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RIA Novosti Employees Await Word on Fate of News Agency

Employees at RIA Novosti remain unsure about what exactly will happen to their jobs. A. Makhonin

Less than two weeks ahead of the deadline set by the Kremlin for the abolishment of major state-funded news agency RIA Novosti, its employees say they still lack details about what will happen to their jobs or when the company will cease its work.

The wire service is set to make way for a new agency to be called Rossia Segodnya by March 9, according to President Vladimir Putin's decree issued in early December. The stated goal of the new agency is to improve Russia's image abroad while spending less state money on the task than RIA Novosti did.

The dissolution of RIA Novosti and creation of Rossia Segodnya, which translates as "Russia Today," are part of what is largely viewed as a consolidation of the country's media under Kremlin control.

Other actions seen as part of this trend include the appointment earlier this month of a former deputy head of the pro-Kremlin Voice of Russia radio station as chief executive of opposition-leaning radio station Ekho Moskvy; and a wave of pressure on independent television channel Dozhd, which has said it may have to shut down after major cable operators dropped it following criticism by prominent officials of a poll it ran related to World War II.

Several people linked to news reporting at RIA Novosti told The Moscow Times on condition of anonymity that they had not been informed by their bosses about their fate.

"It is amazing that we do not learn anything from our bosses. We are living on rumors and learning news [about the reform] from news feeds," a female employee of the company said by phone. She said she did not know whether any of her colleagues had been invited to work at Rossia Segodnya.

But even if some are worried about their possible dismissal or the expected shift in the editorial policy of the new agency compared with that of RIA Novosti, the concerns are apparently not seriously affecting the work environment.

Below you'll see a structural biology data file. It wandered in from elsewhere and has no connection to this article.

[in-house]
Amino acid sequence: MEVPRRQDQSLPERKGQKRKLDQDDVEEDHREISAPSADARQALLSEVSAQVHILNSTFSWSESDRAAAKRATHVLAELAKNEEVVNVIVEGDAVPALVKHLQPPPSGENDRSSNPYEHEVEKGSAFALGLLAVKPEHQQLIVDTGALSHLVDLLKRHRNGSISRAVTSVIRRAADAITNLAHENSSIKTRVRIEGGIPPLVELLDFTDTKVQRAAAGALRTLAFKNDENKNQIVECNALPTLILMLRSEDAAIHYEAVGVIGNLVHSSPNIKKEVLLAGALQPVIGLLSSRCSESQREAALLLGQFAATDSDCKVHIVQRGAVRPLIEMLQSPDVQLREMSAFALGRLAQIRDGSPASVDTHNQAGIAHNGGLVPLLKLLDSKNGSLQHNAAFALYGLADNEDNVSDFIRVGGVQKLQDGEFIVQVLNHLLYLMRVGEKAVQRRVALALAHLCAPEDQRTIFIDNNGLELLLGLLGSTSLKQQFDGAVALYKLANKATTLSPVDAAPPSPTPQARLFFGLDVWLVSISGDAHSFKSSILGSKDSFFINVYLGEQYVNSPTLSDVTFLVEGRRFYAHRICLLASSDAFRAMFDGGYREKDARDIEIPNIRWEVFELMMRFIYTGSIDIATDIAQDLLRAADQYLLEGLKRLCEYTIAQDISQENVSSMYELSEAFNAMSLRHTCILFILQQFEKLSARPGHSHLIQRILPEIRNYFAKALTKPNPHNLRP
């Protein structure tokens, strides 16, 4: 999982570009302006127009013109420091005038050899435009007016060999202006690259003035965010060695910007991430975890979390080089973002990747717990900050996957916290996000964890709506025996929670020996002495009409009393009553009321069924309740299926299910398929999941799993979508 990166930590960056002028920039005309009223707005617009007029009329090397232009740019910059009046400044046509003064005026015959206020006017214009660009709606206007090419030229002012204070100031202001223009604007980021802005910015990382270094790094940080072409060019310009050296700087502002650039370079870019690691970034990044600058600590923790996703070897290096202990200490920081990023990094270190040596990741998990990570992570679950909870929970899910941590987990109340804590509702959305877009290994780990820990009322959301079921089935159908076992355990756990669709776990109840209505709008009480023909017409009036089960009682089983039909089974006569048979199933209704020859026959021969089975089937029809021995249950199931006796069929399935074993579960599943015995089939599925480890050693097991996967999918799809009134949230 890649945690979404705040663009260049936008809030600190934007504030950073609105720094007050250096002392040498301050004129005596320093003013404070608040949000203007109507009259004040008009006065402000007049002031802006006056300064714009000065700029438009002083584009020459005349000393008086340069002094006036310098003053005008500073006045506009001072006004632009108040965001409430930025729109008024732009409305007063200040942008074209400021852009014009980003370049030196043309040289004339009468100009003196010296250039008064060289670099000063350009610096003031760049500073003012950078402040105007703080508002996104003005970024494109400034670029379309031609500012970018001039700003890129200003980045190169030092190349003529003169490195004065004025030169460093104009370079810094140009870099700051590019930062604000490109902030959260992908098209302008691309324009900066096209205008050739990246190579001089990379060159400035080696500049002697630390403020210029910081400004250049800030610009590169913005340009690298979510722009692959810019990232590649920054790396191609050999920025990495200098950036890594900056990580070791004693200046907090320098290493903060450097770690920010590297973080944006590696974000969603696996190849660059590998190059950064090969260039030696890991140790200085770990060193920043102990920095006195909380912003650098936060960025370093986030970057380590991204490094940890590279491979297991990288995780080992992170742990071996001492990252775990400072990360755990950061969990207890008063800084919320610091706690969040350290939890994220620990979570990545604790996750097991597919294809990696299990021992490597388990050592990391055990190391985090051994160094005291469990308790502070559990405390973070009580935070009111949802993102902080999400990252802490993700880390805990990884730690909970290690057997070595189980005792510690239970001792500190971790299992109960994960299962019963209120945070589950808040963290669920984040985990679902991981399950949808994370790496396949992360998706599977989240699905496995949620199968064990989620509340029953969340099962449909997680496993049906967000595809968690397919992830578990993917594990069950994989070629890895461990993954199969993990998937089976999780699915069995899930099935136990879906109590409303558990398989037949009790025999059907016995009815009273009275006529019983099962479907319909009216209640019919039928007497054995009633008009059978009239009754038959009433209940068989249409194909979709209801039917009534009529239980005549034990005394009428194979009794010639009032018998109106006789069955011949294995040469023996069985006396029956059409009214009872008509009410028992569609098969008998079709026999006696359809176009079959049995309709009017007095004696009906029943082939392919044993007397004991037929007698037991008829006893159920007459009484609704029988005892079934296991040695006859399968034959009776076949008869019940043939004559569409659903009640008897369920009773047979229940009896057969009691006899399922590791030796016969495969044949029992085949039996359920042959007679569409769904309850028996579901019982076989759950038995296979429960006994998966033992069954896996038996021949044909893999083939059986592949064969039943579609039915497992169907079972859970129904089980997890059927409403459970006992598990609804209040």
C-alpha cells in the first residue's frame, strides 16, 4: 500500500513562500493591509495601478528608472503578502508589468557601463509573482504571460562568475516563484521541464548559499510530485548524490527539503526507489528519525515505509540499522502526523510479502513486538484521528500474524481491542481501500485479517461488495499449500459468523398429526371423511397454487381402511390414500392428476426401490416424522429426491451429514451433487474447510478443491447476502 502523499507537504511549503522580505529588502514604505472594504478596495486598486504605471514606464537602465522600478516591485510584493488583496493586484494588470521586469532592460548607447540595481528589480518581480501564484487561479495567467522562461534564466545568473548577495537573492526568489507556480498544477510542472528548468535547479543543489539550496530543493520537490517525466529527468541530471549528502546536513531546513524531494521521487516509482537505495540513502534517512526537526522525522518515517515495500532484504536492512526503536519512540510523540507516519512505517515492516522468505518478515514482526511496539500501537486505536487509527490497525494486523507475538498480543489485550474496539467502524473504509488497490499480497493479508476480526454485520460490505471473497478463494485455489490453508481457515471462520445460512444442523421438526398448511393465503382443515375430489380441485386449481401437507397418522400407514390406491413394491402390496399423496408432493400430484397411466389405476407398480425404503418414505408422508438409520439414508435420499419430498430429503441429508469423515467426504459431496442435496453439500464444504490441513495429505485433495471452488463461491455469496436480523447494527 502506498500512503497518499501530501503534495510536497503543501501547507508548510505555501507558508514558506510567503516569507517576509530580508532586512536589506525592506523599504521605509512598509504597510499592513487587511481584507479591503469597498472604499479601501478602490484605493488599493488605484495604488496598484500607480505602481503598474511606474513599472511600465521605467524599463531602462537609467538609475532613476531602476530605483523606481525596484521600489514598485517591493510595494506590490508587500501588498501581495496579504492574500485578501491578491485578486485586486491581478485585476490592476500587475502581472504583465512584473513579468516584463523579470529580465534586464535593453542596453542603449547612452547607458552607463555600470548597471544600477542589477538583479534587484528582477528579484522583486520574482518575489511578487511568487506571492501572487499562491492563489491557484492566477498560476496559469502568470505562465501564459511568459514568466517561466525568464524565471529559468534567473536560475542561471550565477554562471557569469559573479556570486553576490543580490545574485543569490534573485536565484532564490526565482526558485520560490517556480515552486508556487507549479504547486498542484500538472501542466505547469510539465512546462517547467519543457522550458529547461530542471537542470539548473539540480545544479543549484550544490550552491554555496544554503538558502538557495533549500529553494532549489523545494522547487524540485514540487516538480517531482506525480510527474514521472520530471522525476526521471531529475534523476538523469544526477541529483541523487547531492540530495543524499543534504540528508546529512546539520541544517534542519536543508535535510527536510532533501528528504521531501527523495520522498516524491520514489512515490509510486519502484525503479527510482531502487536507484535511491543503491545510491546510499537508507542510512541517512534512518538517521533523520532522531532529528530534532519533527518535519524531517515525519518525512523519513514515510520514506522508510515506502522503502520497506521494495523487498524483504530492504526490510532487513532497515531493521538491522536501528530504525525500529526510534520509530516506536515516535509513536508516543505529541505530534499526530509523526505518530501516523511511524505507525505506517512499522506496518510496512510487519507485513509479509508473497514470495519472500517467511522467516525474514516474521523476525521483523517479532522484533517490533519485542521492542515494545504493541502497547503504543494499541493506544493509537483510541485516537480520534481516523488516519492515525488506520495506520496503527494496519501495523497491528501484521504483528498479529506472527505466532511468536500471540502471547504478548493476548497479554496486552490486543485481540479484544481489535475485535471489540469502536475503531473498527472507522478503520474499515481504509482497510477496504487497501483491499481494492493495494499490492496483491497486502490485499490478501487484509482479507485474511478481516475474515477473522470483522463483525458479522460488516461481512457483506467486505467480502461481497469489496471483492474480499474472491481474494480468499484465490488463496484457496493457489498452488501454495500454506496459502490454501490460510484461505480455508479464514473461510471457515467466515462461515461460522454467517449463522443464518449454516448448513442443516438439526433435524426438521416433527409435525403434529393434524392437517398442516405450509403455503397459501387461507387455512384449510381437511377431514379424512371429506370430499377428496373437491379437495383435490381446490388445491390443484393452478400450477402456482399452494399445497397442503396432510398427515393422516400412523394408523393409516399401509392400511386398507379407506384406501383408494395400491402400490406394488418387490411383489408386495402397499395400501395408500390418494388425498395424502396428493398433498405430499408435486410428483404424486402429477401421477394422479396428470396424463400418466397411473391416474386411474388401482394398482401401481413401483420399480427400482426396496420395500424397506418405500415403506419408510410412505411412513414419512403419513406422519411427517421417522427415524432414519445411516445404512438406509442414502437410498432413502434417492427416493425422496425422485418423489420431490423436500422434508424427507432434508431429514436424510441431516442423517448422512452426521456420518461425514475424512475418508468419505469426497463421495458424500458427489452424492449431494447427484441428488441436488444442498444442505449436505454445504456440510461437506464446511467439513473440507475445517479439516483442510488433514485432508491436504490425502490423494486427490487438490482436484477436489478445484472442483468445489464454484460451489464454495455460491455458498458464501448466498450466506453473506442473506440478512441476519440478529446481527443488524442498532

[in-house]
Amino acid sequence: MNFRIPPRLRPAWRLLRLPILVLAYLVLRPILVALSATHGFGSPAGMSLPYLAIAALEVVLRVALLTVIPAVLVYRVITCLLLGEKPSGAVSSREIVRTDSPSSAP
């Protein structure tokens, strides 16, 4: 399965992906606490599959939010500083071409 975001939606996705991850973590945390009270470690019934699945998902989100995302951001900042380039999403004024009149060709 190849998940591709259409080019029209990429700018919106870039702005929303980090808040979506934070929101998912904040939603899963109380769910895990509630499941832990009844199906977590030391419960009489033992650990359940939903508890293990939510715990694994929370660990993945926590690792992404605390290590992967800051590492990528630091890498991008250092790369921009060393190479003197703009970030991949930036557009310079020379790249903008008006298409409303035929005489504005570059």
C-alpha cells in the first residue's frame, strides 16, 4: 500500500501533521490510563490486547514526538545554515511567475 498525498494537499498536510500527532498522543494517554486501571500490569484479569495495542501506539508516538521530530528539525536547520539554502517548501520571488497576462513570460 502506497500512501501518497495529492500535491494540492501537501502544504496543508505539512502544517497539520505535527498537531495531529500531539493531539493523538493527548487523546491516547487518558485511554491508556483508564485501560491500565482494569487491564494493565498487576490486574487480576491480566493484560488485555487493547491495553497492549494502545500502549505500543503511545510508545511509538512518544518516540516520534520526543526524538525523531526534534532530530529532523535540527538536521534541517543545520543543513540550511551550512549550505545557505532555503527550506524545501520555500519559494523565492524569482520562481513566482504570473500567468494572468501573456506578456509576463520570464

"It is quiet and calm, we are working in a normal regime," a second female employee said by phone.

A male employee said: "I have noticed no big anxiety," adding that his colleagues were "more interested in how everything will be organized" at the new agency. Some departments have been informed in written form about their liquidation, he said without elaborating.

Agency management has been quiet about how the transition will play out. Nabi Abdullaev, the head of the overseas reporting desk, which includes the English-language service, redirected a request for comment to RIA Novosti's press service. The agency's spokeswoman, Alla Nadyozhkina, refused to comment.

Earlier this week an unidentified source at RIA Novosti told Jourdom.ru, a website for news related to mass media, that the agency's contractors would be fired effective March 3, while staff employees would be laid off within two months and would get compensation and vacation payments. At least three news projects, including special sections devoted to Moscow, the Moscow region and real estate, will be shut down, the report said.

Putin appointed ultraconservative state television host Dmitry Kiselyov as Rossia Segodnya's general director. Kiselyov has said that Margarita Simonyan, editor-in-chief at RT, the pro-Kremlin English-language television station formerly called Russia Today, would become the editor-in-chief of Rossia Segodnya while retaining her current post.

When asked by a reporter whether they wanted to work for Rossia Segodnya, the three RIA Novosti employees gave diverse answers.

The first female employee said no one was planning anything yet because they were "still waiting." The second female employee said she would like to work at Rossia Segodnya "with only the goal of seeing from inside how it will be." But she said she is "very concerned" that the new agency could become a Kremlin propaganda tool and "would not like to work under the command of Kiselyov."

The male employee said: "There is no way I will stay."

"I am not comfortable with the vector of information policy that the new leadership will probably follow," he said in apparent reference to the agency becoming a Kremlin mouthpiece.

He said it appeared to him that many of those who wanted to leave after Putin announced the reform had already left or were in the process of leaving by March. He said he could not estimate the approximate number of those who quit or were going to quit.

A former male employee of RIA Novosti who quit shortly after Putin announced the agency's dissolution, but not in connection with it, and who still has friends at RIA Novosti said: "People regretted giving away what took years to establish."

"More than likely, this is another small step toward the centralization of mass media," he said.

Contact the author at n.krainova@imedia.ru

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